Changing the rules

Arriving on Capitol Hill a decade and a half ago, I was eager to immerse myself in the way Washington really worked. I dug into political manuals by old D.C. hands like Eric Redman, Charles Peters and Chris Matthews. I worked in congressional offices and campaign headquarters, and each election cycle seemed to cement the rules of the road.

In his rise to the nation’s highest elected office, President Obama didn’t get that same education. As a result, the rules may be changing.

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•Rule No. 1: All politics is local.

Tip O’Neill’s well-known political adage advises new Washington representatives that the key to political success is putting the interests of the voters back home before any larger national interest.

But President Obama is leading the nation in a different direction, challenging us to think of America’s enormous problems as a responsibility in which we all share. To address spiraling deficits, he’s begun a line-by-line audit of federal spending, to eliminate programs that don’t work and preserve those that do. That means no sacred cows — even if it’s a defense contractor that cynically spreads operations among 46 states to maximize the company’s political clout at the expense of a more efficient outlay of federal tax dollars. And it means taking to the world stage to begin rebuilding American relations with Muslim countries — even at the risk of reinvigorating an ugly two-year smear campaign that targeted candidate Obama’s unconventional middle name.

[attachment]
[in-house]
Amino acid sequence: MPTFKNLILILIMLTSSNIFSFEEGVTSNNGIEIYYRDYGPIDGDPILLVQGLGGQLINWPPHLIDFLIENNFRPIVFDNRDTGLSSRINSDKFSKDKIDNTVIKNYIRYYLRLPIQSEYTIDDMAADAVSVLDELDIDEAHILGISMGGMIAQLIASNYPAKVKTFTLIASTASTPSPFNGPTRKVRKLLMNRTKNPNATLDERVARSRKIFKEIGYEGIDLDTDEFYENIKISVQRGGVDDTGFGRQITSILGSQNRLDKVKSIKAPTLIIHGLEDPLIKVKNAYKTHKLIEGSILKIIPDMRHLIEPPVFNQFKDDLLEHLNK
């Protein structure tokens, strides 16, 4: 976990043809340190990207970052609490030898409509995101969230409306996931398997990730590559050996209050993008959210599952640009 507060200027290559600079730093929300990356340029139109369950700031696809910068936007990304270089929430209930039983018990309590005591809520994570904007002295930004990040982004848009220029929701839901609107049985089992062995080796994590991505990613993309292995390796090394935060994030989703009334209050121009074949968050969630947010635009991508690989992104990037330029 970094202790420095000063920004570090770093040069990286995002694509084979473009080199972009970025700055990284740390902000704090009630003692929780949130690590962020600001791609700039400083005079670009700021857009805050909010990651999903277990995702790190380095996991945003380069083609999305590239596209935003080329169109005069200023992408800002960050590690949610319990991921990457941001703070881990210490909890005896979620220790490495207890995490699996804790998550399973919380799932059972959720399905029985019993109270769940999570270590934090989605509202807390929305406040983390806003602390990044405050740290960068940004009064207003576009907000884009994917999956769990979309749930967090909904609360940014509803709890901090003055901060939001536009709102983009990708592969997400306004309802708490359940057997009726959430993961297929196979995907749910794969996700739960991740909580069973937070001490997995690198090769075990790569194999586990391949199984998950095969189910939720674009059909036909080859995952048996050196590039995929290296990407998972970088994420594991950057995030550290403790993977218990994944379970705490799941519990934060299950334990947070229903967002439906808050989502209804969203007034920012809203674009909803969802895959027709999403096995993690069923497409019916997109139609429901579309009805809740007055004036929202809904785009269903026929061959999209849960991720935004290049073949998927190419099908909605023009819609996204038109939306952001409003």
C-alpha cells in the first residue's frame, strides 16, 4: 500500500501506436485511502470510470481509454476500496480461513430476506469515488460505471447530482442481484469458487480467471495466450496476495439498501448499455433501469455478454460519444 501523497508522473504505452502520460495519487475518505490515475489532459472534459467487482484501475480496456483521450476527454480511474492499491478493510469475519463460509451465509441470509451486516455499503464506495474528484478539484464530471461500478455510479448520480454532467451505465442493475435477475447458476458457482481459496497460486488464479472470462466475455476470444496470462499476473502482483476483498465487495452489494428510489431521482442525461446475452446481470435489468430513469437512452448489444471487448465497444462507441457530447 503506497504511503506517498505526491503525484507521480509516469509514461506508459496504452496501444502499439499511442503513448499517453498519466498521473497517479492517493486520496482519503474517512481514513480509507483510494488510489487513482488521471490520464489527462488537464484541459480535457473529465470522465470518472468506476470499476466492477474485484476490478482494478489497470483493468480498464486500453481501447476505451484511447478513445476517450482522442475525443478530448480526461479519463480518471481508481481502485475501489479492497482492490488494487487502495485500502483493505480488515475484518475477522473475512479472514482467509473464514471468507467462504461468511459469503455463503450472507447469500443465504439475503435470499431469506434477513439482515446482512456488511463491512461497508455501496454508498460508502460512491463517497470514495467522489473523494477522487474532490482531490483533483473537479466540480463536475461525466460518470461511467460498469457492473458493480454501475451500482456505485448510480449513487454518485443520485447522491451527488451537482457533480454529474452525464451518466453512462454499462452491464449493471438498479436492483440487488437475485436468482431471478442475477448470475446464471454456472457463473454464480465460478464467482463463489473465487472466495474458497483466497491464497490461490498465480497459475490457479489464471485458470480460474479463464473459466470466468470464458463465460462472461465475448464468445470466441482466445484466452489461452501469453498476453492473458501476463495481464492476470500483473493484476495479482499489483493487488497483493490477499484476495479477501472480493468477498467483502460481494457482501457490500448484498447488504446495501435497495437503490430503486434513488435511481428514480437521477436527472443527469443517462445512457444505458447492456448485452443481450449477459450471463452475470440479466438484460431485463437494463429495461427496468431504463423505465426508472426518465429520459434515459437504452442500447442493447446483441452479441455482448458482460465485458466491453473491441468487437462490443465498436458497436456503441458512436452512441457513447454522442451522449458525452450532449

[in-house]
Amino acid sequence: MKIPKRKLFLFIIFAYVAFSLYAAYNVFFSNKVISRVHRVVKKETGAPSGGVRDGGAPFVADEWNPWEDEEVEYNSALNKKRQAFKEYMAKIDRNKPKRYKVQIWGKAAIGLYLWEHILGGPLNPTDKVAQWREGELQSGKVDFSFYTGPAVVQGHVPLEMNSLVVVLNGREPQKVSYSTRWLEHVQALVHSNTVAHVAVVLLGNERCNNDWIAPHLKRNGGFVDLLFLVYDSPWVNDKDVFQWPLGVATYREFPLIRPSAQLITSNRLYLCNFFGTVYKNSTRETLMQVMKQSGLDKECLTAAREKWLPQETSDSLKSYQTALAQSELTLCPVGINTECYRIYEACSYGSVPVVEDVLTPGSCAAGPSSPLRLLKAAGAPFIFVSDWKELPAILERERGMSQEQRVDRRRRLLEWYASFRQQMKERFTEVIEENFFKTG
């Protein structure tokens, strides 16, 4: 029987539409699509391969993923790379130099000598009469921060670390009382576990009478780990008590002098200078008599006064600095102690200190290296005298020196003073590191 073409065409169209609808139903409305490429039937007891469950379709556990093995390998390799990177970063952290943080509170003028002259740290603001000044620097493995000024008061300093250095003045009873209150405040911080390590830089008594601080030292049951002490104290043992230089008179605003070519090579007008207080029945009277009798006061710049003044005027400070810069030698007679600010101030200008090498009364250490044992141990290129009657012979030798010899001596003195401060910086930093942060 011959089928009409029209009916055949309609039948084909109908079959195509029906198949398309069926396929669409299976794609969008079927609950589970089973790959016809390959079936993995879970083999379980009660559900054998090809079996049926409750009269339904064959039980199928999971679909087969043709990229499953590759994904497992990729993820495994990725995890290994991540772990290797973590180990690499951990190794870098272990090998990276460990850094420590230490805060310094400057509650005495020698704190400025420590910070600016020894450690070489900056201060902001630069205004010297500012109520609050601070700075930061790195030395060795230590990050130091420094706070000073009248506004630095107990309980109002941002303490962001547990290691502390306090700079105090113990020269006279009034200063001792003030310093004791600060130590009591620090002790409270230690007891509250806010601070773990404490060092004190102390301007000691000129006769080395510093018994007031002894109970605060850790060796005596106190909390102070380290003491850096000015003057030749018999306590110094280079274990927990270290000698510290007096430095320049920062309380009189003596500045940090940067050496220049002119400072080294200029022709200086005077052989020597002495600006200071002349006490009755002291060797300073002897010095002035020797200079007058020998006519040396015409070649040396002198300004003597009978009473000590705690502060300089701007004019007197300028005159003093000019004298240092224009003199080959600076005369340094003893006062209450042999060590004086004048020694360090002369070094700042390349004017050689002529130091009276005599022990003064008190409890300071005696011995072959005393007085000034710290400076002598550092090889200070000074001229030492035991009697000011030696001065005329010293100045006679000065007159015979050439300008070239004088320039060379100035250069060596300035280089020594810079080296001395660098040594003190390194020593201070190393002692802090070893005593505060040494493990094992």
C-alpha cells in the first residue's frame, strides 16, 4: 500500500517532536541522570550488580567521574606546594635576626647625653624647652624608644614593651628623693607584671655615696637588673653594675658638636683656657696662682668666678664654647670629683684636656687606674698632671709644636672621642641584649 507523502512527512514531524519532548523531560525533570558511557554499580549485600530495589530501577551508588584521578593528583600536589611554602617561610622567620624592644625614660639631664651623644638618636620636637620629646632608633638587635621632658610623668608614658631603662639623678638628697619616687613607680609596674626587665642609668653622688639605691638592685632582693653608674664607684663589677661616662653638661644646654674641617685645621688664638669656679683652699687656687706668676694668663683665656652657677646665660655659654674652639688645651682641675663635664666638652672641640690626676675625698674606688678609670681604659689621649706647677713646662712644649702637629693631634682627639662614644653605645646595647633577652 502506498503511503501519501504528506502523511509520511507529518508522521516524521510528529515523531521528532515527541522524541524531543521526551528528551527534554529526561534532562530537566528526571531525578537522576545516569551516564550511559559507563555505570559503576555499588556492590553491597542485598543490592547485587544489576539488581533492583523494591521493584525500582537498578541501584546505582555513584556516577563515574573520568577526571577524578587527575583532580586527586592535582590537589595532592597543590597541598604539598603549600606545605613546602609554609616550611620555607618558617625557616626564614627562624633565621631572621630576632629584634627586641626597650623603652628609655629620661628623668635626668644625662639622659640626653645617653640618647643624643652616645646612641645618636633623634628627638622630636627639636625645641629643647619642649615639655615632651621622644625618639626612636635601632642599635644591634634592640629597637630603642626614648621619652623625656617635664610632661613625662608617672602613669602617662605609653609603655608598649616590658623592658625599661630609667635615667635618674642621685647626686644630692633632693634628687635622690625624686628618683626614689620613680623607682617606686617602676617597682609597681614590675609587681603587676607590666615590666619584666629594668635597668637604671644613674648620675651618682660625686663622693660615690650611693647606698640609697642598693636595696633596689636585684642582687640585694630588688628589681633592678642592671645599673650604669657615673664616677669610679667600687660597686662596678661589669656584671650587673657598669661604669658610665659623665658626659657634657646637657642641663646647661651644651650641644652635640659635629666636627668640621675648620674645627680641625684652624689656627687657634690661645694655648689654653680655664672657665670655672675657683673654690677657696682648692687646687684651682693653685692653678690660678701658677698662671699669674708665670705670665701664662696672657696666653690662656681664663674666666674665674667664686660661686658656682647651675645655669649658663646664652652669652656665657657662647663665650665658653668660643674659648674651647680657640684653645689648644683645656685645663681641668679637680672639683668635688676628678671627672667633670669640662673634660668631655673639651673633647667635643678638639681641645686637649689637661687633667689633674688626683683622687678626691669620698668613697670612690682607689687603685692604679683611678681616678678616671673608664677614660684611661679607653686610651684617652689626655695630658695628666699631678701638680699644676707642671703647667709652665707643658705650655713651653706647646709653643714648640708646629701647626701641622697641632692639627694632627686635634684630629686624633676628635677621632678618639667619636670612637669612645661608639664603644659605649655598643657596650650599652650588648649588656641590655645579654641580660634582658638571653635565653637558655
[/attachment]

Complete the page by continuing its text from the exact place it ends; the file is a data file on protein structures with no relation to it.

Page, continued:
•Rule No. 2: Win the media cycle.

In 2004, George Bush’s campaign team knew its candidate’s reelection was jeopardized by a failing economy and an ill-advised war. So they redirected attention to the daily foibles of John Kerry — poking fun at his fondness for windsurfing, his awkward ordering of a Philly cheesesteak and his mispronunciation of Wisconsin’s legendary Lambeau Field.

President Obama doesn’t pounce on the piddling stuff. When Sen. Richard Shelby (R-Ala.) seemed to question Obama’s U.S. citizenship, the president held his tongue — staying focused instead on issues like the mortgage mess, the banking breakdown and how we fix problems from healthcare affordability to energy independence. Making steady progress on these priorities doesn’t always dominate cable TV chatter, but it will have a real impact on the future of our nation.

•Rule No. 3: Create a boogeyman.

For abusing this tried-and-true political tactic, both parties are responsible. In the mid-’90s, President Clinton’s team successfully blamed the temporary government shutdown on then-House Speaker Newt Gingrich (R-Ga.) — using a cartoon of “Crybaby Newt” to help Americans understand why their local Social Security office had closed its doors. Time and again, Republicans point to “Big Labor Bosses” and greedy trial lawyers as the reason for high taxes and a clogged court system.

This president hasn’t manufactured a scapegoat for the country’s ills. He’s invited Republican congressional leaders to join efforts to revitalize the economy, and hasn’t let early GOP resistance deter him from seeking other areas on which the parties might agree. He’s given business leaders and insurance representatives the chance to help shape healthcare reform. Instead of scaring the American people, President Obama’s leading them.

No administration can be expected to rewrite the rules of politics overnight. But in his first 100 days, President Obama’s made real progress on changing the way Washington works.



Del Cecato is a partner at AKPD Message and Media, the political consulting firm founded by David Axelrod in 1985. He served as media adviser and admaker for Obama for America and Obama-Biden 2008.